Residents living in and around the Laurel community can be screened on Monday, May 12, at Centenary United Methodist Church, Laurel, to reduce their risk of having a stroke or bone fracture. This event is sponsored by Bayhealth Medical Center.
Screenings identify potential cardiovascular conditions such as blocked arteries and irregular heart rhythm, abdominal aortic aneurysms and hardening of the arteries in the legs, which is a strong predictor of heart disease.
A bone density screening to assess osteoporosis risk is also offered and is appropriate for both men and women.
Packages start at $149. All five screenings take 60-90 minutes to complete. For more information or to schedule an appointment, call 1-877-237-1287 or visit www.lifelinescreening.com.
Pre-registration is required.
Form a Relay for Life team
This years Relay for Life will be held on May 30-31.
As in recent past years, the event will be held at Seafords Soroptomist Park, with a rain location in the parking garage at the Nanticoke Cancer Center.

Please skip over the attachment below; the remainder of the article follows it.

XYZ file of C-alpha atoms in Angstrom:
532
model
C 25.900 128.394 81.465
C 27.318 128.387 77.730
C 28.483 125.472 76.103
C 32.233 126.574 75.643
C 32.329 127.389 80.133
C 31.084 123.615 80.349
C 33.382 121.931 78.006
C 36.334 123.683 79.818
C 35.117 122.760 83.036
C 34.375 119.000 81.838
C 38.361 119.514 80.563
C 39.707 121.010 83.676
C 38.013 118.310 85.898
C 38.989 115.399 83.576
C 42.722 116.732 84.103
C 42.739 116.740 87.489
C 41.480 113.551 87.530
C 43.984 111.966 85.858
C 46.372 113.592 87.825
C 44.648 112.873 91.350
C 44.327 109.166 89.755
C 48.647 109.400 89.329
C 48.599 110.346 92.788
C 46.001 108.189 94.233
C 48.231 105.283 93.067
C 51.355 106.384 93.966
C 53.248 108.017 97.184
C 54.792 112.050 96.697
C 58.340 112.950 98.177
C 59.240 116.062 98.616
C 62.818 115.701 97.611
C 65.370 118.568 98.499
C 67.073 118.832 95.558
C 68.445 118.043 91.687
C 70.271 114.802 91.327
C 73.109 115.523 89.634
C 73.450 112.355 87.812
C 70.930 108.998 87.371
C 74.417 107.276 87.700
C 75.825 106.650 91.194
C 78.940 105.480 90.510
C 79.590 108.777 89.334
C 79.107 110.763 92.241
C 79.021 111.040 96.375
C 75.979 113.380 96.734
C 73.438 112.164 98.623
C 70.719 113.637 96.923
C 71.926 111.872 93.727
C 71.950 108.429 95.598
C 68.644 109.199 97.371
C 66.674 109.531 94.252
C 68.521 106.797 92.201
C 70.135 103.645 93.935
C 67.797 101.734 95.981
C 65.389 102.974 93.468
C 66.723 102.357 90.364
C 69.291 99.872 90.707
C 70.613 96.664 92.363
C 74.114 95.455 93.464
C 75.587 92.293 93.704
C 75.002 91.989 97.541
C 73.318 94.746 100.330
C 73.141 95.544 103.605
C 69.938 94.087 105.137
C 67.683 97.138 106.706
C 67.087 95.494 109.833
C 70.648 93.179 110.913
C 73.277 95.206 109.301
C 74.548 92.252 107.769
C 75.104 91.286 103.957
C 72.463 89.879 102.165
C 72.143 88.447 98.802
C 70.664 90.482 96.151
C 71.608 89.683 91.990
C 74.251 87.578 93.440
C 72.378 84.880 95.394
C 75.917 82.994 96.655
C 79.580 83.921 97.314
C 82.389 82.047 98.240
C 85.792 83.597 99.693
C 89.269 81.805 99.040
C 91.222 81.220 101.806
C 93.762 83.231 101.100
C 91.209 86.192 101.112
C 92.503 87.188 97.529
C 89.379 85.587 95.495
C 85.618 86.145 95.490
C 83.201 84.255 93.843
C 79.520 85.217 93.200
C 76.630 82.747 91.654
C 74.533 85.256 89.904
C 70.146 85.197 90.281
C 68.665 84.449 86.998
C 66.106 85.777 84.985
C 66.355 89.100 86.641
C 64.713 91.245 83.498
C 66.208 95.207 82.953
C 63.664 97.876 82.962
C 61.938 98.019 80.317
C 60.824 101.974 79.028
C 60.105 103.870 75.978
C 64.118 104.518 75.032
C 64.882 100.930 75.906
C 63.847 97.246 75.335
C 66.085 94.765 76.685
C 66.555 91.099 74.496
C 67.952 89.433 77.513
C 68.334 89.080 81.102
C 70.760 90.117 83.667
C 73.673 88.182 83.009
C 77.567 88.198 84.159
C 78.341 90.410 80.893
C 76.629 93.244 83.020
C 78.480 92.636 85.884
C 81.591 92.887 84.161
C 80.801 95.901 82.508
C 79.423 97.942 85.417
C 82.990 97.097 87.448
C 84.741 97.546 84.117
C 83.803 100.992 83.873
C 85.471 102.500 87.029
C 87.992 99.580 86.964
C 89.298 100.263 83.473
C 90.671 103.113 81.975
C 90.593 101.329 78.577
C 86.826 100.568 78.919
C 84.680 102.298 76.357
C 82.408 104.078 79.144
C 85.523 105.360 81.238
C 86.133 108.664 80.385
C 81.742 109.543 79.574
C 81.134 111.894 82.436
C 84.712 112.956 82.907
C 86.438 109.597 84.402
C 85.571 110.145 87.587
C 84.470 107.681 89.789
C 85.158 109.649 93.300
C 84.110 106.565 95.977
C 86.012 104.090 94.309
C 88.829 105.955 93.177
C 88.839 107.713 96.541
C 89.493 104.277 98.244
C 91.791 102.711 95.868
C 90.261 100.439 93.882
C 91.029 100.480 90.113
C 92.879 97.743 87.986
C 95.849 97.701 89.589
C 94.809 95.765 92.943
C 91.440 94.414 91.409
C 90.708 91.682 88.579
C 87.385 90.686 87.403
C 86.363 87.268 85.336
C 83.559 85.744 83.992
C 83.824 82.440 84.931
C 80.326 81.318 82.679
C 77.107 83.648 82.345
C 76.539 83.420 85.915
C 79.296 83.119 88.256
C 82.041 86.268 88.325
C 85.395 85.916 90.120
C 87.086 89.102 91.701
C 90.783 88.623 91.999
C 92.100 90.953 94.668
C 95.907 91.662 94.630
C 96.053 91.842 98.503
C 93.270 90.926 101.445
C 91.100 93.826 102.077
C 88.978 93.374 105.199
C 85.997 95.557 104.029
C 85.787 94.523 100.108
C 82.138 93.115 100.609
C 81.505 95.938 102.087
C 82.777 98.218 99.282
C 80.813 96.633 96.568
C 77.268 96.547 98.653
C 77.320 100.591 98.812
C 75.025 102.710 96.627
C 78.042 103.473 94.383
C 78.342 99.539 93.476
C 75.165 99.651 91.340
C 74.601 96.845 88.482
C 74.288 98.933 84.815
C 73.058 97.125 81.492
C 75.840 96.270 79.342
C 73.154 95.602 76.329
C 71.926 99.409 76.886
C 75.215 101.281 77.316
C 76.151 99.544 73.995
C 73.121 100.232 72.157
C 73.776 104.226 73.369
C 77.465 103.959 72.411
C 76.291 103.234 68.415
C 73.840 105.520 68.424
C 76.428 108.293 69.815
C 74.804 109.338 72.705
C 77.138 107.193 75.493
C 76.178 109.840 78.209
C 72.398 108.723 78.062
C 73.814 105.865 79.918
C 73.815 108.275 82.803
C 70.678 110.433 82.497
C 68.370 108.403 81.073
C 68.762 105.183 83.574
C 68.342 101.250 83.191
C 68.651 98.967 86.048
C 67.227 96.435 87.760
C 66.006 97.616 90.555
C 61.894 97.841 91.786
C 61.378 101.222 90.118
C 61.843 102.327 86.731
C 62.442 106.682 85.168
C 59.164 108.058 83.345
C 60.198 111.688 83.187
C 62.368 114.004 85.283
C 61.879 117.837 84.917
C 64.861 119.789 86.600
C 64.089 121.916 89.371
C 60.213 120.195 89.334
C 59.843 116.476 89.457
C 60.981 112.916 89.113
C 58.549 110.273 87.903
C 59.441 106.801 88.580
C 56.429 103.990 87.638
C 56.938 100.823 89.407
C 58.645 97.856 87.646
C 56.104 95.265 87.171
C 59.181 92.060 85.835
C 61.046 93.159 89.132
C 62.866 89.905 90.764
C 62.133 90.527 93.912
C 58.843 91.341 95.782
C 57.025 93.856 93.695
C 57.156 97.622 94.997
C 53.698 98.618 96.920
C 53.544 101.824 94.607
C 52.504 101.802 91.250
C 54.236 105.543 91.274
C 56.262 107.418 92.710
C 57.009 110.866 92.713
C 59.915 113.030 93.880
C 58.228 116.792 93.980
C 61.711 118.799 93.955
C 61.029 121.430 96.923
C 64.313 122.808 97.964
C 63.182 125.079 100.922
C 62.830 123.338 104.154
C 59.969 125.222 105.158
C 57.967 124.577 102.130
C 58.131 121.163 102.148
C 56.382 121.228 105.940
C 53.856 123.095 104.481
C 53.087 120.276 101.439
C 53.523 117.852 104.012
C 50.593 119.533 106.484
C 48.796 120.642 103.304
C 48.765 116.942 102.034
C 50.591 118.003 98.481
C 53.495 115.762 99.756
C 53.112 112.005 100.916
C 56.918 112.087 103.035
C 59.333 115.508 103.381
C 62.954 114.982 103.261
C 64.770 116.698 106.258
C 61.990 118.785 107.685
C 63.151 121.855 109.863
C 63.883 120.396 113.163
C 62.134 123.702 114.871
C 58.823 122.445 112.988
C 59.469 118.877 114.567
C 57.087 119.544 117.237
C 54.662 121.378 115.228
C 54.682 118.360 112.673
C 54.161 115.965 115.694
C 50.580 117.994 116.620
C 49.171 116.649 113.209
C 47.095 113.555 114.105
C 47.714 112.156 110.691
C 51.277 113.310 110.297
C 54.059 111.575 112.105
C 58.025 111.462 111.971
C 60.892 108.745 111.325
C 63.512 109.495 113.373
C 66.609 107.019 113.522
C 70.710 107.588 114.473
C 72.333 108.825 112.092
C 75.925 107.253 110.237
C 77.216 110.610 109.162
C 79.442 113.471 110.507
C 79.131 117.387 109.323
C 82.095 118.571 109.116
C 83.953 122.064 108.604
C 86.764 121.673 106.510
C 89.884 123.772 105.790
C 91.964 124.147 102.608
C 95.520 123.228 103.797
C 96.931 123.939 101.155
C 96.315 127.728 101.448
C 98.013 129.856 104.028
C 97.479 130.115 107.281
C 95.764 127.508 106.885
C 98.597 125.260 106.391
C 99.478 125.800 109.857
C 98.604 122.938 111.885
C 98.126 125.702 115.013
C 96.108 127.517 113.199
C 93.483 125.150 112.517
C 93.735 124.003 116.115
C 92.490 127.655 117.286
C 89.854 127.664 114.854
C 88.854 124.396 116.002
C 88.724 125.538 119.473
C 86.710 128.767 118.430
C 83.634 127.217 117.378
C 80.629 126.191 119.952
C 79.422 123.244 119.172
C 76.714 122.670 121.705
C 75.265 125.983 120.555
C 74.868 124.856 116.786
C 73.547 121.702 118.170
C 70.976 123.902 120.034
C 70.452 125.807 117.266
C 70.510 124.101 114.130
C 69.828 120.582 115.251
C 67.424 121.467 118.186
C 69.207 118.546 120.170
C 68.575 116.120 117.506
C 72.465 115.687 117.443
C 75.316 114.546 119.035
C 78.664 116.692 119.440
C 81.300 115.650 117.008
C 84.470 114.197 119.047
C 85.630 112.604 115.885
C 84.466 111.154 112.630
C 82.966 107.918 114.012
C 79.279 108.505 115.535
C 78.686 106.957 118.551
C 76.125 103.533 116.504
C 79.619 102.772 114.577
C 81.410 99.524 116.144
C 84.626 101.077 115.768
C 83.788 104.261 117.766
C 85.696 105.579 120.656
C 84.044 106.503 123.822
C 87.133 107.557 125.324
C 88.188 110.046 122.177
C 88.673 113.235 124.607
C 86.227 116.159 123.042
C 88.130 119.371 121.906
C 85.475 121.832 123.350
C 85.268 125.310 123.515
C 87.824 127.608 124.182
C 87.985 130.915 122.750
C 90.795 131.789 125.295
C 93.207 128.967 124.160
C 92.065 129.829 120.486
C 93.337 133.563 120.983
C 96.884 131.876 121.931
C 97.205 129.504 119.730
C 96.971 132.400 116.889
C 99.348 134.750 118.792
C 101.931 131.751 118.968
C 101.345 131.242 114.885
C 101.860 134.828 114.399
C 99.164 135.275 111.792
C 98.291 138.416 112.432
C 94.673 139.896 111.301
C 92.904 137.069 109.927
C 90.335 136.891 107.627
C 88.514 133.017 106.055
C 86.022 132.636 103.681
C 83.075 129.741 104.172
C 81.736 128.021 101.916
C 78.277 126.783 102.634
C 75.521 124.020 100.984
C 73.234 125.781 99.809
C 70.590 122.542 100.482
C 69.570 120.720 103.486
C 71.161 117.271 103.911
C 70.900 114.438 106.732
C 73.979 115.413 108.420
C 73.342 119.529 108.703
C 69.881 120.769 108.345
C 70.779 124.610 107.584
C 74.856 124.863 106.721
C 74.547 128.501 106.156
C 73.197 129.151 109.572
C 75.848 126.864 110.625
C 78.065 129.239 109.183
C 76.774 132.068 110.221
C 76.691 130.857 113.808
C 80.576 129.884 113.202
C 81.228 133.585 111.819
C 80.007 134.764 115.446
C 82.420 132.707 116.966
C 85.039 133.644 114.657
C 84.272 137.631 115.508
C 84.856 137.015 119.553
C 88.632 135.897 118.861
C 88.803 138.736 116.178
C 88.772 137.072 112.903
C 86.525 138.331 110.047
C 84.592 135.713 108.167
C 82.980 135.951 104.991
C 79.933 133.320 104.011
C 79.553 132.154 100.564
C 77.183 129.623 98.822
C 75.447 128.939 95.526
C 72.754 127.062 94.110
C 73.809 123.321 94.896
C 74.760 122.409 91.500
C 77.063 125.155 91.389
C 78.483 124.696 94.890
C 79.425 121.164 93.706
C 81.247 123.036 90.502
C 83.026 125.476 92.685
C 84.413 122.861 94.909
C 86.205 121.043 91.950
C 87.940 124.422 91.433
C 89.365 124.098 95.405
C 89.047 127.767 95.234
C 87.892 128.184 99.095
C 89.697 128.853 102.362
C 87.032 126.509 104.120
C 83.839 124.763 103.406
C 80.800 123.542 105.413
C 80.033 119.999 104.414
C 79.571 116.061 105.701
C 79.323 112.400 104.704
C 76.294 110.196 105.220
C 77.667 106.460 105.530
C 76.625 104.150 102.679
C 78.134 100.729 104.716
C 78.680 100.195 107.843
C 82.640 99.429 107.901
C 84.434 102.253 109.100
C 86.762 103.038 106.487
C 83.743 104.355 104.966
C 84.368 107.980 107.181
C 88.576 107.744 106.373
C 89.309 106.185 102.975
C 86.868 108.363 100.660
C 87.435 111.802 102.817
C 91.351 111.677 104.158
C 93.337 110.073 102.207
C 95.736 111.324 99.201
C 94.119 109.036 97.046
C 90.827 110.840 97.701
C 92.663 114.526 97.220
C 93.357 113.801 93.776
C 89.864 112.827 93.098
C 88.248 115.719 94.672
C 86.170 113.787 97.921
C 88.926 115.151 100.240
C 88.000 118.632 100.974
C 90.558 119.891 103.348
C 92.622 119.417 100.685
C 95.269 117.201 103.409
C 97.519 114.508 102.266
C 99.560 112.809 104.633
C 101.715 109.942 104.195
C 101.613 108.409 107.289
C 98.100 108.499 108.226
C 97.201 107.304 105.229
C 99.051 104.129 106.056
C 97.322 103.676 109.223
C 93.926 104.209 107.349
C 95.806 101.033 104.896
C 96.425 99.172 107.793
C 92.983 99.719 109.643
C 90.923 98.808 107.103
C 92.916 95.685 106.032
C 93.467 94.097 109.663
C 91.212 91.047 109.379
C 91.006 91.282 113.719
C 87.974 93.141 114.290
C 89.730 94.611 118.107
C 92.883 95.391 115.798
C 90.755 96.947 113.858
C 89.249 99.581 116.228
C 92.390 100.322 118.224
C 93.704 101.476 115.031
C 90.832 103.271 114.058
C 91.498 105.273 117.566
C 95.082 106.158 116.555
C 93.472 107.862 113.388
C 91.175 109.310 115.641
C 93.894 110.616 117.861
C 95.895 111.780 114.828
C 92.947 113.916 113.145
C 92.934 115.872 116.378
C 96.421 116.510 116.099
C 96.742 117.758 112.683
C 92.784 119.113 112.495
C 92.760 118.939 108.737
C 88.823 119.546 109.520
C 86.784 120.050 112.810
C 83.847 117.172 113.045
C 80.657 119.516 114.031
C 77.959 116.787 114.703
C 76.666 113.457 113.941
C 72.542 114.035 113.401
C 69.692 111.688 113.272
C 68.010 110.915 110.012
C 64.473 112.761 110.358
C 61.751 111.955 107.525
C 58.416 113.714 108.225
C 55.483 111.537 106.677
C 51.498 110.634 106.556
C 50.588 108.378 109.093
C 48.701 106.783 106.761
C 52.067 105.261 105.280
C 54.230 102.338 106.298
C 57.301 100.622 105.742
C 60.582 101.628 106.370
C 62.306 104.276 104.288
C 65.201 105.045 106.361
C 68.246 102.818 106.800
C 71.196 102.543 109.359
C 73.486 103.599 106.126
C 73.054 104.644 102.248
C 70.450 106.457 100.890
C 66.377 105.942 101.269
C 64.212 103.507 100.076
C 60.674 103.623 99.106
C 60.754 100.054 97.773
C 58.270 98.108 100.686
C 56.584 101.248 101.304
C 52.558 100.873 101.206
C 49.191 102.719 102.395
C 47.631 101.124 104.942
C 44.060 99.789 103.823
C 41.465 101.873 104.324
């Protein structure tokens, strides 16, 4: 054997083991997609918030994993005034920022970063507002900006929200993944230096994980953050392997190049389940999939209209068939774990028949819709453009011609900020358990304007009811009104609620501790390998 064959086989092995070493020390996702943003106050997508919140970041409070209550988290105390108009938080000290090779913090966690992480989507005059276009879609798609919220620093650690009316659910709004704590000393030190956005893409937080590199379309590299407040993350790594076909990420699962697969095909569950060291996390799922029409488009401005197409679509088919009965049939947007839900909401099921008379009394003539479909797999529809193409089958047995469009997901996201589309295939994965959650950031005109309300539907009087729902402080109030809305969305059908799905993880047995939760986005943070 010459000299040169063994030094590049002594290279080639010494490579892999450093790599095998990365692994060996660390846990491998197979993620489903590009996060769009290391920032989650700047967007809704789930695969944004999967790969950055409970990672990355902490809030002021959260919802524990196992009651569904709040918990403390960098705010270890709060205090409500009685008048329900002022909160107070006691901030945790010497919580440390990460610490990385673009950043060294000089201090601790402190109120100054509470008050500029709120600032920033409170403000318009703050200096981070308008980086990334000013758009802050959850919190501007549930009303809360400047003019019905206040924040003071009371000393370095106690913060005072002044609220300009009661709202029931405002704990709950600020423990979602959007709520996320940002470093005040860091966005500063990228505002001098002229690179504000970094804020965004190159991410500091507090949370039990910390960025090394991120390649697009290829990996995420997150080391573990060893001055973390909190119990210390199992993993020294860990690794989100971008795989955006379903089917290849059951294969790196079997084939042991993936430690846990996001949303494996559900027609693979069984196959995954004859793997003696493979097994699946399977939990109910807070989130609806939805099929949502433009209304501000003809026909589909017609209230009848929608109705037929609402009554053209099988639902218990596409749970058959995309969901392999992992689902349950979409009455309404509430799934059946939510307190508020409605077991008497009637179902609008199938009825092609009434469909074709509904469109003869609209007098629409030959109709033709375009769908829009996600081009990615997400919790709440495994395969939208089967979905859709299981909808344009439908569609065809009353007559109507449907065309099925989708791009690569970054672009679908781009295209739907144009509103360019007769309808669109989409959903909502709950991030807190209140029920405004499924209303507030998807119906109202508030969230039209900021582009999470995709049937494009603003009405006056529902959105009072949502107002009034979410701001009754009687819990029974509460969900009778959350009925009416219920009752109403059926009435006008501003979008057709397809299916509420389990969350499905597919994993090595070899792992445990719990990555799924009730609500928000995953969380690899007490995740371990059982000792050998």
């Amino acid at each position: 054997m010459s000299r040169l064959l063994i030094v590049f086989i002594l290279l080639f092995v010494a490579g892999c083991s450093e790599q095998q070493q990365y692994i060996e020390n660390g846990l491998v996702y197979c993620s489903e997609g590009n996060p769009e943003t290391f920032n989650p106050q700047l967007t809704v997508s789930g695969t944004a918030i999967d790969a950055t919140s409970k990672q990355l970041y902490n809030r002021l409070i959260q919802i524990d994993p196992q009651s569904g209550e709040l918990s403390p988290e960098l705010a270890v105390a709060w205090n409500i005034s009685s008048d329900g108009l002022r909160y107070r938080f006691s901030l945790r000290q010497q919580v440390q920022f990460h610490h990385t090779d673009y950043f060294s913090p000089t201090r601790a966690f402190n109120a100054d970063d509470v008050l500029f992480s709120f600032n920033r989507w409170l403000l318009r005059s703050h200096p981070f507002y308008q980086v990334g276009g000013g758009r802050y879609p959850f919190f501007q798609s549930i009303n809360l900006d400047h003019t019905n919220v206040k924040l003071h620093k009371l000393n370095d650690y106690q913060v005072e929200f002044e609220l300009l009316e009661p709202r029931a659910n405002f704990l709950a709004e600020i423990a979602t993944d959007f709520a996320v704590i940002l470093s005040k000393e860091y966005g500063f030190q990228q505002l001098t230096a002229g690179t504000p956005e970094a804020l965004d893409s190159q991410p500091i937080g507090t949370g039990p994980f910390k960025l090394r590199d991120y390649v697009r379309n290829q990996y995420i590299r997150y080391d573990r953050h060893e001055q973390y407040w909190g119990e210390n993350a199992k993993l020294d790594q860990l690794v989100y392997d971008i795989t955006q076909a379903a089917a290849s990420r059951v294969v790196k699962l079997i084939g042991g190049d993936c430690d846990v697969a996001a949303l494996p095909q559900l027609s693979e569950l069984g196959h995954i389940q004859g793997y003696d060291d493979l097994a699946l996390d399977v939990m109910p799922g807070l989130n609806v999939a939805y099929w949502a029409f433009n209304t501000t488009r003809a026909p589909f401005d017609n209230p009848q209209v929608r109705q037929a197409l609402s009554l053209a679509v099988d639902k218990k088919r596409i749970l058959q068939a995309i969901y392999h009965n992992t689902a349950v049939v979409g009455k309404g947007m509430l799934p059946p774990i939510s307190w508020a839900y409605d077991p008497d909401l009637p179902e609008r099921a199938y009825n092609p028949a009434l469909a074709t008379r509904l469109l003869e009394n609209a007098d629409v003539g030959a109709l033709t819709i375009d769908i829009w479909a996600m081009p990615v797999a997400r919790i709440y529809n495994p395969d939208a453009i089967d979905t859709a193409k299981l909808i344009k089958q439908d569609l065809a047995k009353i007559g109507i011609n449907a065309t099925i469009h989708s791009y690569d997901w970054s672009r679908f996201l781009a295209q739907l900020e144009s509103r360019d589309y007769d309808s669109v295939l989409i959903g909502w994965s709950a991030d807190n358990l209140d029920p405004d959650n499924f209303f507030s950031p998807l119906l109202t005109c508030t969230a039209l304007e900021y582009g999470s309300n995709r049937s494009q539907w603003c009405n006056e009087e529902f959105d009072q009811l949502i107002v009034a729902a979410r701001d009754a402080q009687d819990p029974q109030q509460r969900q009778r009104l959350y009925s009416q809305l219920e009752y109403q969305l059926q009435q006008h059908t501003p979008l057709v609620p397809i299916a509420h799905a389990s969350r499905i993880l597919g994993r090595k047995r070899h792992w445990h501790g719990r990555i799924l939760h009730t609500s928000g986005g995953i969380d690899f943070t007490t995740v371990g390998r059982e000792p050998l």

The theme this year is The Many Colors of Cancer: Building a Rainbow of Hope. Team formation is in progress, so it is not too late to form a team and get involved.
For more information about the Relay For Life, or if you are interested in getting involved, or purchasing a luminary, contact Shelley Lambden, this years event chairperson, at rflwestsussexde@gmail or by calling 841-3626.
Hospice hosts special workshop
Delaware Hospice presents, Remembering Mothers and Grandmothers, from 10 a.m. to noon on Saturday, May 10, at the Delaware Hospice Family Support Center, Milford.
Especially for adults who have lost a mother or grandmother, this workshop will include activities to facilitate remembering and honoring these individuals.
Register by Thursday, May 8, by contacting Michelle August at 800-838-9800 or firstname.lastname@example.org.
Annual Summer Blood Challenge